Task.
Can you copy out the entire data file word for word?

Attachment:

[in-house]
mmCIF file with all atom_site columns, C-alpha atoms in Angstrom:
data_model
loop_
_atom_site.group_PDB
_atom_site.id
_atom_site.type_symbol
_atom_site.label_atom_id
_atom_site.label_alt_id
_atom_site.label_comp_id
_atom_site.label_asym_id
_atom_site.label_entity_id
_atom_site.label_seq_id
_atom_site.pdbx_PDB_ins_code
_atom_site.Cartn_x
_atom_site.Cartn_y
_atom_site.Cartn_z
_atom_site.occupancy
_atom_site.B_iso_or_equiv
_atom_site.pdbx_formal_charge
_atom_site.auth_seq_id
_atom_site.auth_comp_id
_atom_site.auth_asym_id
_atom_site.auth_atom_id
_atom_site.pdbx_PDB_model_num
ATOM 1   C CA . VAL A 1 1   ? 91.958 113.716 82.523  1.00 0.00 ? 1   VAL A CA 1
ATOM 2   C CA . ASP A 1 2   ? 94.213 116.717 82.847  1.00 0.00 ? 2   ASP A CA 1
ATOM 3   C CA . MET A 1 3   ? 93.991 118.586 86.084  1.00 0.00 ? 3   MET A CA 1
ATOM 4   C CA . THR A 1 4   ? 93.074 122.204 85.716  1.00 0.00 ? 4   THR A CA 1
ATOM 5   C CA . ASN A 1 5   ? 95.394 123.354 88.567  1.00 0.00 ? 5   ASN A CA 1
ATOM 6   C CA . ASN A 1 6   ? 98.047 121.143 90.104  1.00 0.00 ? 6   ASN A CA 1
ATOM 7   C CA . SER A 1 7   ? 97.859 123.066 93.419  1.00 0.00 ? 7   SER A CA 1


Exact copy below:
[in-house]
mmCIF file with all atom_site columns, C-alpha atoms in Angstrom:
data_model
loop_
_atom_site.group_PDB
_atom_site.id
_atom_site.type_symbol
_atom_site.label_atom_id
_atom_site.label_alt_id
_atom_site.label_comp_id
_atom_site.label_asym_id
_atom_site.label_entity_id
_atom_site.label_seq_id
_atom_site.pdbx_PDB_ins_code
_atom_site.Cartn_x
_atom_site.Cartn_y
_atom_site.Cartn_z
_atom_site.occupancy
_atom_site.B_iso_or_equiv
_atom_site.pdbx_formal_charge
_atom_site.auth_seq_id
_atom_site.auth_comp_id
_atom_site.auth_asym_id
_atom_site.auth_atom_id
_atom_site.pdbx_PDB_model_num
ATOM 1   C CA . VAL A 1 1   ? 91.958 113.716 82.523  1.00 0.00 ? 1   VAL A CA 1
ATOM 2   C CA . ASP A 1 2   ? 94.213 116.717 82.847  1.00 0.00 ? 2   ASP A CA 1
ATOM 3   C CA . MET A 1 3   ? 93.991 118.586 86.084  1.00 0.00 ? 3   MET A CA 1
ATOM 4   C CA . THR A 1 4   ? 93.074 122.204 85.716  1.00 0.00 ? 4   THR A CA 1
ATOM 5   C CA . ASN A 1 5   ? 95.394 123.354 88.567  1.00 0.00 ? 5   ASN A CA 1
ATOM 6   C CA . ASN A 1 6   ? 98.047 121.143 90.104  1.00 0.00 ? 6   ASN A CA 1
ATOM 7   C CA . SER A 1 7   ? 97.859 123.066 93.419  1.00 0.00 ? 7   SER A CA 1